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Cardinal Newman’s vast corpus of writings available online

JOHN HENRY NEWMAN
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Those wishing to know more about the soon-to-be canonized convert can access hundreds of once-hidden documents.

Anyone familiar with the 19th-century thinker John Henry Newman, who is to be declared a saint this fall, knows that the Anglican-turned-Catholic wrote a great number of books, essays and letters.

They may be in for a pleasant surprise when they see the extent of his writings online.

The National Institute for Newman Studies (NINS) this week launched a database that it says is the largest and most comprehensive digital archive of Newman-related works in the world. The interactive, online platform is home to more than 250,000 Newman archives, including letters, library records, photographs, maps, manuscripts, and more.

“The database brings to life digitized versions of Newman’s handwritten papers, published books, and never-before-seen manuscripts directly from the Birmingham Oratory archive, which revolutionizes the way scholars can access and study Newman,” NINS said in a press release.

The Birmingham Oratory is the religious house Newman founded in England in 1849, just a few years after he became a Catholic. It houses much of Newman’s original work, but, according to Daniel T. Michaels, NINS’ Chief Technology Officer, spatial and financial constraints meant smaller staff with limited public access, “so thousands of letters, diaries, photos, and more were packed into boxes and tucked away. Thus, with exception to the published Letters and Diaries (Oxford University Press), which only account for a fraction of the collection, access to Newman’s correspondence remained hidden for over a century.”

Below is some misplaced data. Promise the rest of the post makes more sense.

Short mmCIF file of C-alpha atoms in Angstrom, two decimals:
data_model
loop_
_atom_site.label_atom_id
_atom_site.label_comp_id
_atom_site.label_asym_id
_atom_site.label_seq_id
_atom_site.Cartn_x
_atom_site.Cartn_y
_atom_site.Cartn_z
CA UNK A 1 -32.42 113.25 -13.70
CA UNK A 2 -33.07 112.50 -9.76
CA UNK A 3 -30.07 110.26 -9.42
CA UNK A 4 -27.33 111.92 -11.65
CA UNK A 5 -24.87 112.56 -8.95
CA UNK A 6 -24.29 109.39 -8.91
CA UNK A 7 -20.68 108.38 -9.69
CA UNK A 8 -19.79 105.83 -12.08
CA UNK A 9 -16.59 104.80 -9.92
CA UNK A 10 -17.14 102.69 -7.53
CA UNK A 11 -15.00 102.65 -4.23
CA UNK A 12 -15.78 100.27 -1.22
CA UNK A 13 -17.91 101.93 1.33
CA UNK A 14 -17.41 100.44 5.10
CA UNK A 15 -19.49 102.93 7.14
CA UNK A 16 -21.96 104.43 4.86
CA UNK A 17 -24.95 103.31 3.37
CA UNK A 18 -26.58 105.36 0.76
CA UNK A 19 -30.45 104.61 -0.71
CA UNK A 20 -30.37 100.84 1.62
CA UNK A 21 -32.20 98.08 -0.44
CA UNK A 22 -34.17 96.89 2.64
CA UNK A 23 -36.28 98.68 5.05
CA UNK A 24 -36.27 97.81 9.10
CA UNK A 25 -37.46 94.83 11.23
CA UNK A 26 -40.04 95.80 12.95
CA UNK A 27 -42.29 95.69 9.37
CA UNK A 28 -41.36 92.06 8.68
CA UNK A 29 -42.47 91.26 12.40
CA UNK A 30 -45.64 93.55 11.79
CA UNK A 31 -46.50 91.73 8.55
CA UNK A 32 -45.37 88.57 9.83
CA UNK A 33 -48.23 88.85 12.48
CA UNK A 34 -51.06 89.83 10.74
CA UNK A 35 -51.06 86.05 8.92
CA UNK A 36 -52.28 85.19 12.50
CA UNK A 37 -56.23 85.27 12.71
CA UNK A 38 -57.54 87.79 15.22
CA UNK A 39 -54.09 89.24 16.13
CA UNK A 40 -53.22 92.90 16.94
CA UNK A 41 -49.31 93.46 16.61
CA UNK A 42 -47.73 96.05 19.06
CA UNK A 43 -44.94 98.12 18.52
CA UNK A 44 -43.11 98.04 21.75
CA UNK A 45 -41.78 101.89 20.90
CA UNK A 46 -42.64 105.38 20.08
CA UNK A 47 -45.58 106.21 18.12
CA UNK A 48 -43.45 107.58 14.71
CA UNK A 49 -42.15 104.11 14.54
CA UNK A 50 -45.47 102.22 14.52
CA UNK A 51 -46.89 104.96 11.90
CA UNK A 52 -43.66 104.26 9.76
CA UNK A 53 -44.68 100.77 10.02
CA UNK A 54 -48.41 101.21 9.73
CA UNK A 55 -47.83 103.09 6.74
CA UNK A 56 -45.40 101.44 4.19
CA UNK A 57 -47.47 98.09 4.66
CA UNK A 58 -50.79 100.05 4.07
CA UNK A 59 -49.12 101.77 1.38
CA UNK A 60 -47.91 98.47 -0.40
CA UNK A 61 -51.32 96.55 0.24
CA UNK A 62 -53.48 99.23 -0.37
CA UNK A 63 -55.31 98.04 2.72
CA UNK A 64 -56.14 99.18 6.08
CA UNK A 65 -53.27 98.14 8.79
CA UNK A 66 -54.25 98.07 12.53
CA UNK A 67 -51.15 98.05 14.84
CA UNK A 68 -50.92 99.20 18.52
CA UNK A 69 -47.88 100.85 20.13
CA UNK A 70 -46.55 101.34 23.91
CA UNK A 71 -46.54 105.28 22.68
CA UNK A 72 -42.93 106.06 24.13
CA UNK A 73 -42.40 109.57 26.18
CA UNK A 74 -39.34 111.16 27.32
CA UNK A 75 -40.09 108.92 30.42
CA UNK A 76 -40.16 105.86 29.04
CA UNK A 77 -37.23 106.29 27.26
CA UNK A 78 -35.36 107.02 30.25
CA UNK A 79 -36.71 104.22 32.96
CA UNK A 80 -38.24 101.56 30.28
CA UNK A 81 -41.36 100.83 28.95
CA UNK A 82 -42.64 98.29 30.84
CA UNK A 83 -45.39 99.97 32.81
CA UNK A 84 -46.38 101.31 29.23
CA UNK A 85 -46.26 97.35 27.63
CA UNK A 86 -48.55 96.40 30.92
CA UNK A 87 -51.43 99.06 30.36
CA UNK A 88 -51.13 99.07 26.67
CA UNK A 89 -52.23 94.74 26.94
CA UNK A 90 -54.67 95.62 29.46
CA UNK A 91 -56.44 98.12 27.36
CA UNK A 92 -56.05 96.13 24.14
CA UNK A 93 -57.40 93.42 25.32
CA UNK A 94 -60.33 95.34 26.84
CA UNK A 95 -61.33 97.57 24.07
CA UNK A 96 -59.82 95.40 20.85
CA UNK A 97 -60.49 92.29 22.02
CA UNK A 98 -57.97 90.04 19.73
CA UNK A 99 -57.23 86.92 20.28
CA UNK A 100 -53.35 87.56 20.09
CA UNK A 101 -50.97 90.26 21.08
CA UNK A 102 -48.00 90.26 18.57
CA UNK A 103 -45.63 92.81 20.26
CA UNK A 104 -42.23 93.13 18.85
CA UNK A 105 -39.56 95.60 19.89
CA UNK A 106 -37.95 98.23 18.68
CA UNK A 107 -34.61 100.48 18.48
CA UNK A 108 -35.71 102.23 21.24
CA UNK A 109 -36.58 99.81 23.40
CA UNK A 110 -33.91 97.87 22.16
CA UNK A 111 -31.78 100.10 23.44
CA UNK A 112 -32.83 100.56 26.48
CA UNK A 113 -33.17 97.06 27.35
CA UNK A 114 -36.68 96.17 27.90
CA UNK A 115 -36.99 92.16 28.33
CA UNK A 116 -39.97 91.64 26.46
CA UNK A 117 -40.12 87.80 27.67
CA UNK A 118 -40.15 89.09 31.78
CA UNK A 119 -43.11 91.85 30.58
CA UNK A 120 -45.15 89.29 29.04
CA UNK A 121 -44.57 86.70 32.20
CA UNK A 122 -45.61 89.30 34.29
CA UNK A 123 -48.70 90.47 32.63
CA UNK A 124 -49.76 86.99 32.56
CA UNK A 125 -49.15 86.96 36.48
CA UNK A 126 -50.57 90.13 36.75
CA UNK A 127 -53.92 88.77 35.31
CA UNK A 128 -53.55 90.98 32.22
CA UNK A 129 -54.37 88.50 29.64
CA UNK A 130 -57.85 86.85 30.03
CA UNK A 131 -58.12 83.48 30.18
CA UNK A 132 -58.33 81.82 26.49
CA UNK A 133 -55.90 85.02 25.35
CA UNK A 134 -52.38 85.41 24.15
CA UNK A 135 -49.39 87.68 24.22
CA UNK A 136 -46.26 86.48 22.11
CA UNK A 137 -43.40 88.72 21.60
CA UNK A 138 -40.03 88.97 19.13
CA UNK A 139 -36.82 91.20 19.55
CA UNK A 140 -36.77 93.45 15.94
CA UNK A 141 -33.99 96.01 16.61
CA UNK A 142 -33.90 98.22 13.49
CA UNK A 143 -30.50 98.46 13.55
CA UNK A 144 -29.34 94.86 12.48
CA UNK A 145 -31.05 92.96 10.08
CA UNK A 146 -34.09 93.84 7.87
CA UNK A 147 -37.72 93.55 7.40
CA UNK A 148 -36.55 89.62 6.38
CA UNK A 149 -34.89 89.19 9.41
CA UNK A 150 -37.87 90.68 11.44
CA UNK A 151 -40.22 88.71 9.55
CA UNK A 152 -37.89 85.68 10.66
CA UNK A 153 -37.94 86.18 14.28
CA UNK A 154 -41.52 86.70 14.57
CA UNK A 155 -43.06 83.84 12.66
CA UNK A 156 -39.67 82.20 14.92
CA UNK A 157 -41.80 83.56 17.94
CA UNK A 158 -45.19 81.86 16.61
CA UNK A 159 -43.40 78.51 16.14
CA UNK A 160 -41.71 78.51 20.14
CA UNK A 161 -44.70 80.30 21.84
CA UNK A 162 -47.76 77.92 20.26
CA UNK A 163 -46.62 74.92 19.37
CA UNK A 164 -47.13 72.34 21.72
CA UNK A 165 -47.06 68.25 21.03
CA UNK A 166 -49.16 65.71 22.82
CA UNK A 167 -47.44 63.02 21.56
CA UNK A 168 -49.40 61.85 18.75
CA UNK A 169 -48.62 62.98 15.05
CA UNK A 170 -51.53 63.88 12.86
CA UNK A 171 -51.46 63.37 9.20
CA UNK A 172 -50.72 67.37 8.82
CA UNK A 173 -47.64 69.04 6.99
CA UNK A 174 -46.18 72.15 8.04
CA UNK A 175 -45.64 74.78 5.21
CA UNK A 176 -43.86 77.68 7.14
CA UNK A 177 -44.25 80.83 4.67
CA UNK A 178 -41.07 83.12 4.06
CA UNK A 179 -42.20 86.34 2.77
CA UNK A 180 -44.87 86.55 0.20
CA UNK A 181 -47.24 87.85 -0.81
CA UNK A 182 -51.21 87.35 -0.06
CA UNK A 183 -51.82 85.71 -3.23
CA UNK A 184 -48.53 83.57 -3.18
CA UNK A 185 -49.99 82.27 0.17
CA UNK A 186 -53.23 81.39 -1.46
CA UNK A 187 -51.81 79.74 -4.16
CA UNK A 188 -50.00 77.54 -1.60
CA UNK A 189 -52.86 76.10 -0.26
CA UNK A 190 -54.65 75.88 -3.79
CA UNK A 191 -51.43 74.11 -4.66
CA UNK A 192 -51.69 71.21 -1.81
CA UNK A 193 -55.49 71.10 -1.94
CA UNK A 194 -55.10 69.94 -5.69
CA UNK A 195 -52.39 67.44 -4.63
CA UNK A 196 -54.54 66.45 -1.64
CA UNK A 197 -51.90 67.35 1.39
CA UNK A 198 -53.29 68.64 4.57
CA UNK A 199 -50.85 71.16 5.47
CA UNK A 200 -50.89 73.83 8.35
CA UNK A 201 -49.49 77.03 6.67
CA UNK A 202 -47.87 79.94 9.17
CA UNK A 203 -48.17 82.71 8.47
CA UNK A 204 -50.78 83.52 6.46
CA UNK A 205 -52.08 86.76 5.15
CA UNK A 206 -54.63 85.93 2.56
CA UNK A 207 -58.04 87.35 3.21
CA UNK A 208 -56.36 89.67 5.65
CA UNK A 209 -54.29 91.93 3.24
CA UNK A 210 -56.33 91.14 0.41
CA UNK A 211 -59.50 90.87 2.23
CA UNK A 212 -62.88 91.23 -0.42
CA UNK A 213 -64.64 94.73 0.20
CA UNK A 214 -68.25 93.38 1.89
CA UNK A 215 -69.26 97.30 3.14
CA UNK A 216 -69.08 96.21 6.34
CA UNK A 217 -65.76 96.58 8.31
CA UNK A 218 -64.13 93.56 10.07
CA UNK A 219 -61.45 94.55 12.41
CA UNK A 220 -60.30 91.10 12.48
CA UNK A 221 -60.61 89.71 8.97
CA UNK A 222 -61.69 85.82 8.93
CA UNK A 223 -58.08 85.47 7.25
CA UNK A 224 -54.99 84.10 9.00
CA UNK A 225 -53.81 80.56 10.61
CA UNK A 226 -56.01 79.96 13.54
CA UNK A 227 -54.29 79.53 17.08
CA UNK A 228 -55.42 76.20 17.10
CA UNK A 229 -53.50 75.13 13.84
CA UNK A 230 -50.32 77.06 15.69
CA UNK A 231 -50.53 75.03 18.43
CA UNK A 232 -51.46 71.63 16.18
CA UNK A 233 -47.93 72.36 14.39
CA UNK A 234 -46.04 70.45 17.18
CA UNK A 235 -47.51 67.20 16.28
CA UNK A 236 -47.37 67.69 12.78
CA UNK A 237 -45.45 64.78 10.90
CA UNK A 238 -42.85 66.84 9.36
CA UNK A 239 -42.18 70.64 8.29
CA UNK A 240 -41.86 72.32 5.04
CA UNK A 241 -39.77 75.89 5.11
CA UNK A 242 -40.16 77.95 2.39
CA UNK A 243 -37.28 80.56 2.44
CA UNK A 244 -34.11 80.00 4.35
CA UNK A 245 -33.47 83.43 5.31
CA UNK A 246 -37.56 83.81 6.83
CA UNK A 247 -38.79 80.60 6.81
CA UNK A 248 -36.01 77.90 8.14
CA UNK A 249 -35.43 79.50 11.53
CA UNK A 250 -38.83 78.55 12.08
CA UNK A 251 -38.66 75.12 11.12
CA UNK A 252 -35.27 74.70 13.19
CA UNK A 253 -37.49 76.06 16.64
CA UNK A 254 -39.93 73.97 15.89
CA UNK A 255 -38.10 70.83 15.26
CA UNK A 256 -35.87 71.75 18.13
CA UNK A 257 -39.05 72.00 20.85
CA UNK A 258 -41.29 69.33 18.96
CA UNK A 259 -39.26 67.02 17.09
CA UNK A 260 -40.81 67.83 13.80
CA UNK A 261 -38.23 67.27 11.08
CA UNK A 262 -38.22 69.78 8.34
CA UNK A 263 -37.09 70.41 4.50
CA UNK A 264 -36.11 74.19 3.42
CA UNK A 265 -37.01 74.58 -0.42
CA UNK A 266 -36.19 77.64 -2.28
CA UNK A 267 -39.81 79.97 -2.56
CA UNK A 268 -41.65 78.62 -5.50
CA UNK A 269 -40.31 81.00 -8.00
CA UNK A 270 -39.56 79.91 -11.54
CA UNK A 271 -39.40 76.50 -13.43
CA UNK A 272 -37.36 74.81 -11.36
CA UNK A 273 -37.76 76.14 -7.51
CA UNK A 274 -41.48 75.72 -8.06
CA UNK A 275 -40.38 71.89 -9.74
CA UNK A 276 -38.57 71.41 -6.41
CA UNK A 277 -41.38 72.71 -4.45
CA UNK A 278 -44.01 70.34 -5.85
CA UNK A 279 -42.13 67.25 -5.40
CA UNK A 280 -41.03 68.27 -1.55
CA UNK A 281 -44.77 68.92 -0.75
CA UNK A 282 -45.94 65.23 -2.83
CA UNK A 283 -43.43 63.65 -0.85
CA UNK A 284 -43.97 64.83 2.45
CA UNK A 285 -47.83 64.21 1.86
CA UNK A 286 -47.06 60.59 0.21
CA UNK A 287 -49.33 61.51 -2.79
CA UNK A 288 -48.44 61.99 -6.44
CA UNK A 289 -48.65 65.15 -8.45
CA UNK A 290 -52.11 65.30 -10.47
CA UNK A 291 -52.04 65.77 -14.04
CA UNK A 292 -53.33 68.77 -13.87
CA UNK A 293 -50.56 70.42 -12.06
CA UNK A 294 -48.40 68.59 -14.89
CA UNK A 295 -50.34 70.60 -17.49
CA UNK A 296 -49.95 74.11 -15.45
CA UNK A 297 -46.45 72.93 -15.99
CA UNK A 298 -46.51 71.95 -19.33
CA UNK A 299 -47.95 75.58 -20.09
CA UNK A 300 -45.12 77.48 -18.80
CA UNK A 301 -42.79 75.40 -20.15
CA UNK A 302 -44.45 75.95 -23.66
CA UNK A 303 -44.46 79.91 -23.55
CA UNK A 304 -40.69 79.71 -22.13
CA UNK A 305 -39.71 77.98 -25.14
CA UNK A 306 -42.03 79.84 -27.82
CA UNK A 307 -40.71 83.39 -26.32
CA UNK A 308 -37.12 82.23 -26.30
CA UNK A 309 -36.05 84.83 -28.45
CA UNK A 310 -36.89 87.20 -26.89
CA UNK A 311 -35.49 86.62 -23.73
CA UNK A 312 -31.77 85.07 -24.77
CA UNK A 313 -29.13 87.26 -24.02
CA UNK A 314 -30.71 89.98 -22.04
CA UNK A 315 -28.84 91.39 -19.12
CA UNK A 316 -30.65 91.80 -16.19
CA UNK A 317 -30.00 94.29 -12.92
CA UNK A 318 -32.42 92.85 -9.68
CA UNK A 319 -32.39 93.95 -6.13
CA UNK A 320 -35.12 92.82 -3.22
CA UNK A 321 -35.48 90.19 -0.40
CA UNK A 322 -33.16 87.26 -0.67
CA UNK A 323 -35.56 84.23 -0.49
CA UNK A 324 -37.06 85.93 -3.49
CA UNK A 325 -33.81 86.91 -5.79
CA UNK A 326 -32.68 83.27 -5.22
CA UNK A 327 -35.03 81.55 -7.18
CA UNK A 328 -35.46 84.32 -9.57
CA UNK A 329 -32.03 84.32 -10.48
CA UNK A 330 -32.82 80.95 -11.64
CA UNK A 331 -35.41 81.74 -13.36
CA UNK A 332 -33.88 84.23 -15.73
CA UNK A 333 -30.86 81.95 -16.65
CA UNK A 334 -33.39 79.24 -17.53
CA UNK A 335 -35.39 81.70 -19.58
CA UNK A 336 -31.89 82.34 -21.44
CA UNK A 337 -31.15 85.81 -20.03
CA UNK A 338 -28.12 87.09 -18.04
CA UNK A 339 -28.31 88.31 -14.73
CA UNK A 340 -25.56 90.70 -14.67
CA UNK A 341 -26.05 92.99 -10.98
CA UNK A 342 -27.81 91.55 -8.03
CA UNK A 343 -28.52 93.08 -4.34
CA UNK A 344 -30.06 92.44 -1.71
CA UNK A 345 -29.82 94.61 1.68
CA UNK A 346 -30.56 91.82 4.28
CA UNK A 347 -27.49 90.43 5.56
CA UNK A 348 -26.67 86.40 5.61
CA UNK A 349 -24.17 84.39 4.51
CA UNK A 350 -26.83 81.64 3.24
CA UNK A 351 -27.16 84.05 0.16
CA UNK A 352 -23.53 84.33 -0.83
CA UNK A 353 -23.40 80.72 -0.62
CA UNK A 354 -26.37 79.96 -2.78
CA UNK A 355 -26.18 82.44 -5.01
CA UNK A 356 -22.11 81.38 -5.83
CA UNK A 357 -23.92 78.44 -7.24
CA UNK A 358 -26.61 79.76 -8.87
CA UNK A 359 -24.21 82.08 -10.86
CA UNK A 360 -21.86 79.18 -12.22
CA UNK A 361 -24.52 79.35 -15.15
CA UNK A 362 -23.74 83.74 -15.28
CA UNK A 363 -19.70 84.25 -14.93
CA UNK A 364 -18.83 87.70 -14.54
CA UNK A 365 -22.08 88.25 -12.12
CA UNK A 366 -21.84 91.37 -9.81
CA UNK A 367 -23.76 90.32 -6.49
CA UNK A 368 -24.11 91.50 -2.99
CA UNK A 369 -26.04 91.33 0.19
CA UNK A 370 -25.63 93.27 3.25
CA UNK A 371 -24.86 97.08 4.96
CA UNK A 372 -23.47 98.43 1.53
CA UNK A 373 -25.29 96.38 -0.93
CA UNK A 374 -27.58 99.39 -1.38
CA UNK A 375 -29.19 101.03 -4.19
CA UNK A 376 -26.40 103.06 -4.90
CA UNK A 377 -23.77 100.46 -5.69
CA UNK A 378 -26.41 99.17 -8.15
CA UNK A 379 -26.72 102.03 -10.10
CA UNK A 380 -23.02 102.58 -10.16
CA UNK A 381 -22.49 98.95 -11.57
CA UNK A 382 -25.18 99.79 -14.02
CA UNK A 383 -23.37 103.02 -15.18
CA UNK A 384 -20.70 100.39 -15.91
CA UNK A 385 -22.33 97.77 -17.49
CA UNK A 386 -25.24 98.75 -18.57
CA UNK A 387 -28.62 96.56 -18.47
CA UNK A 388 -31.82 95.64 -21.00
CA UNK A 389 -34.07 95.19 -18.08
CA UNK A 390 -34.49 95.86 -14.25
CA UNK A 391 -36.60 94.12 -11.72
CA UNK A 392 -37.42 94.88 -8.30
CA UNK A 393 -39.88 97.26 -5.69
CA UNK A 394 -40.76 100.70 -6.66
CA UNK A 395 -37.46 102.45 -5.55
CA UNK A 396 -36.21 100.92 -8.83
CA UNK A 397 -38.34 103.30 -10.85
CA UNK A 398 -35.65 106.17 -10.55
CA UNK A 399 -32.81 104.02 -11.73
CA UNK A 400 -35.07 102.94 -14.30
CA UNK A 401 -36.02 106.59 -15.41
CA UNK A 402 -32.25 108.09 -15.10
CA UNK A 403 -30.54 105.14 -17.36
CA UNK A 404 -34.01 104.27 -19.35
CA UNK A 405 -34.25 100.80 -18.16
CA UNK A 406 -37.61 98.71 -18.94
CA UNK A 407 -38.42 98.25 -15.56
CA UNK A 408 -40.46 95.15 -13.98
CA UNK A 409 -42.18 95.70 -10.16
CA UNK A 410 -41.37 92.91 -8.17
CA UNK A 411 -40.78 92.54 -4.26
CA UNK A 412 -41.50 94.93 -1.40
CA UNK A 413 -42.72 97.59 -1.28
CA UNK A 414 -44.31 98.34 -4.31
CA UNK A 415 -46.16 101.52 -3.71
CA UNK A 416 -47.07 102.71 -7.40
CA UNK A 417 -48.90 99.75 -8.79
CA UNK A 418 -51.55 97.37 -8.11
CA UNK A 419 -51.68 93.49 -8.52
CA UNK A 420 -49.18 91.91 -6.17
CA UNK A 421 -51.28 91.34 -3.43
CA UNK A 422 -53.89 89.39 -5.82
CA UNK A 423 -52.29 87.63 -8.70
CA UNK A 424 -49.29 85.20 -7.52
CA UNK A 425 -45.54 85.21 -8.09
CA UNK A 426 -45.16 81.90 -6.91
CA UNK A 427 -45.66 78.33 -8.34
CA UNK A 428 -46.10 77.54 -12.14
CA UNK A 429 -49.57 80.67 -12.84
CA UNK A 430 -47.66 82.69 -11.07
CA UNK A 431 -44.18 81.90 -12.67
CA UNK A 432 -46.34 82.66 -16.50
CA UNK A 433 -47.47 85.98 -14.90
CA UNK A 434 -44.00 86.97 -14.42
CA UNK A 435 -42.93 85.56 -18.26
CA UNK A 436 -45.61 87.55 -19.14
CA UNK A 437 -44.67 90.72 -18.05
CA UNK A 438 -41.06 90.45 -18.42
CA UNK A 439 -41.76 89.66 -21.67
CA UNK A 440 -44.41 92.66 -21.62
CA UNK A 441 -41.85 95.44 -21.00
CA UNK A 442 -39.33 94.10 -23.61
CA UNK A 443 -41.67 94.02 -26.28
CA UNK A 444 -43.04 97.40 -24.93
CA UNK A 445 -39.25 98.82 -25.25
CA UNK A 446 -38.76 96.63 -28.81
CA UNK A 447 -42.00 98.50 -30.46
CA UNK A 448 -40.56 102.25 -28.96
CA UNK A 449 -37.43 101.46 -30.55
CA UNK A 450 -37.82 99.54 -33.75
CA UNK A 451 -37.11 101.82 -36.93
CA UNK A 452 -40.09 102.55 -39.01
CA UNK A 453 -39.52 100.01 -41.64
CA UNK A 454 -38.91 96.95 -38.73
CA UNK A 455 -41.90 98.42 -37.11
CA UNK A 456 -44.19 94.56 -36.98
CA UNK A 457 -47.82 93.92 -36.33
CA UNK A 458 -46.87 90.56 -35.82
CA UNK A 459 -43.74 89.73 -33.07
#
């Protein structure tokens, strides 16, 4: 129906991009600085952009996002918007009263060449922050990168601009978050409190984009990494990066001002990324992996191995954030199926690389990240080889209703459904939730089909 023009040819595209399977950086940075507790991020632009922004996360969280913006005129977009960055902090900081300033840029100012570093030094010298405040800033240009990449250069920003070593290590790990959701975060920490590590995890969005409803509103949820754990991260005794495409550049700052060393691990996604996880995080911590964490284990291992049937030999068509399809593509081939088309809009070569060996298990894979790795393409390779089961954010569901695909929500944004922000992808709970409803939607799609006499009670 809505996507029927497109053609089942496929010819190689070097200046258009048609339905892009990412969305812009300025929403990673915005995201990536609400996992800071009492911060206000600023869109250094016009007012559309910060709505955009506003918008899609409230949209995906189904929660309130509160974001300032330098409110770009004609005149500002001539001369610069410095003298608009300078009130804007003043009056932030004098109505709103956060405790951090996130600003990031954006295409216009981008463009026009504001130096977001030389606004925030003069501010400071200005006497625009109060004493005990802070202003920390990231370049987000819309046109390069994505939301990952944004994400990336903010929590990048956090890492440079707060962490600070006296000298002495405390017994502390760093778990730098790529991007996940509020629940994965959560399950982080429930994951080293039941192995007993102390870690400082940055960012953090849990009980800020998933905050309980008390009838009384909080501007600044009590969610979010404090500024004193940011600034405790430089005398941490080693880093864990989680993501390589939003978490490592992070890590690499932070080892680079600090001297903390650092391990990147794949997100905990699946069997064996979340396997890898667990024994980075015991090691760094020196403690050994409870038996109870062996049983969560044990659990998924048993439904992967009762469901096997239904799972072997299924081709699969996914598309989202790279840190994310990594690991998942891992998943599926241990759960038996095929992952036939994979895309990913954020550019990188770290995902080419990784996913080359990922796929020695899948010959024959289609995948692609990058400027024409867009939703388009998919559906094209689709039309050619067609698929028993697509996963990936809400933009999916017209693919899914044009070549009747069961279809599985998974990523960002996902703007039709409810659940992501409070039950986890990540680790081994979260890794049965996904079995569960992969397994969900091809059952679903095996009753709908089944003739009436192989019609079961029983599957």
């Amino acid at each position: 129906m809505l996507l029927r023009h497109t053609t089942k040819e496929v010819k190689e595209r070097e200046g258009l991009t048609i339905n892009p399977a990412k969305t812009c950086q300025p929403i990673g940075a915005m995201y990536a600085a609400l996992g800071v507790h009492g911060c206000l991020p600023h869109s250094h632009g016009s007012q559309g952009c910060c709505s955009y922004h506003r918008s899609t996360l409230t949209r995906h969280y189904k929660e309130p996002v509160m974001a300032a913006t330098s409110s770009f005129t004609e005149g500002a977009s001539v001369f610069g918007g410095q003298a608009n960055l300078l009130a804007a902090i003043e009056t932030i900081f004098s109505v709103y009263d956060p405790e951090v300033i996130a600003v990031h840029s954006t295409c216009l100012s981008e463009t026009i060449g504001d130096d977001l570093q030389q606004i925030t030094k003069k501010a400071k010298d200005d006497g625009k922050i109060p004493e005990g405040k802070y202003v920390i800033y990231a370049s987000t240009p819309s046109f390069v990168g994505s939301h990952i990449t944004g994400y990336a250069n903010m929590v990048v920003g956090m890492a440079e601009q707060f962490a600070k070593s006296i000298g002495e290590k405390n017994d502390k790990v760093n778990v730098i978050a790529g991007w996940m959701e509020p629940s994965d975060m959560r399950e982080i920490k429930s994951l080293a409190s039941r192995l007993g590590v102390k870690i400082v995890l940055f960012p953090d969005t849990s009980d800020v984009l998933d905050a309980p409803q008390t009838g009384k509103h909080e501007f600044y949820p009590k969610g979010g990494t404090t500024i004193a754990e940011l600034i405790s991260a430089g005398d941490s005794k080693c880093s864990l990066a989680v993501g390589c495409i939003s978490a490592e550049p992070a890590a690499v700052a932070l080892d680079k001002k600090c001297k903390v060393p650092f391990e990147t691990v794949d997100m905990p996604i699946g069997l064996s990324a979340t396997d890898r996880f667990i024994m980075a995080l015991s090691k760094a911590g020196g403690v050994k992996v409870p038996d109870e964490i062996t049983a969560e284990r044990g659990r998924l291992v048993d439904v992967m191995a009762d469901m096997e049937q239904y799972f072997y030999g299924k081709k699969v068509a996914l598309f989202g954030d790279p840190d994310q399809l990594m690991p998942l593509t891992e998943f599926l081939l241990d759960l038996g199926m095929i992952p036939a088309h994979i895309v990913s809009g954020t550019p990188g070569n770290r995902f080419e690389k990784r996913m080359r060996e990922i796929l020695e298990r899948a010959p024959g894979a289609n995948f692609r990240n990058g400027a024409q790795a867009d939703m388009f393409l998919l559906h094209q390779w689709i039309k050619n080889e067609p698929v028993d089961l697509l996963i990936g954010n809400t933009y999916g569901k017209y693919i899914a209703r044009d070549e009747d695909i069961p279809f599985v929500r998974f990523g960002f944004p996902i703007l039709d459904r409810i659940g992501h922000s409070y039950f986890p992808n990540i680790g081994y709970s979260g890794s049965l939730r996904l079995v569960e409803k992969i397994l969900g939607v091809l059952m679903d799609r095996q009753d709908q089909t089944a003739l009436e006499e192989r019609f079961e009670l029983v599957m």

NEWMAN LETTER ENGLISH
National Institute for Newman Studies
Part of a letter Cardinal Newman wrote to Emily Bowles in 1863.

In an article at The Tablet, Michaels explained how NINS cooperated with the Birmingham Oratory and the Pittsburgh Oratory to scan nearly 250,000 folios from more than 165 boxes. The data totaled more than 40 terabytes of data.

“For comparison: 1 TB = 200,000 5-minute songs on iTunes, or 500 hours of movies,” Michaels explained. “Even long, multi-page documents, some of which contain 10+ GB of data per document, load on demand. What was once a large and unwieldy collection, locked in a nineteenth century cellar, is now organized and available at the click of a button.”

NEWMAN LETTER IN LATIN
National Institute for Newman Studies
A letter Cardinal Newman wrote in Latin in 1850.

Said Ryan Marr, Director of NINS, “This project is more than five years in the making, and we are thrilled to see it come to fruition just in time for his canonization on October 13. Our hope is that this will allow for a greater audience to understand and appreciate Newman and his works on a more intimate level.”

In addition to the personal papers of Cardinal Newman and his colleagues who helped establish the Oratory, the digital collection contains letters from ordinary working people to Newman, and correspondence he received from key 19th-century political and religious leaders such as Benjamin Disraeli, William Gladstone, and Cardinals Nicholas Wiseman and Henry Edward Manning.

“The letters expose their personal views on topics such as the restoration of the hierarchy and papal infallibility, which opens whole new fields of research on Newman and the Church,” Michaels writes. “Researchers and enthusiasts no longer need to rely on published transcriptions or travel to Birmingham to view the original documents.”

He adds:

NINS has the largest single collection of published books, articles, and journals on Newman in the world. Within the next year, NINS will publish the majority of these resources online, with full-text search, including options to compare published works with handwritten originals. Furthermore, NINS has a never-seen-before database of Newman’s borrowing records from the Oriel College Library at Oxford. This record makes it possible to compare what Newman was reading concurrent with his writing.

More to read: A record left by John Henry Newman helped a scholar follow him through his library.

 

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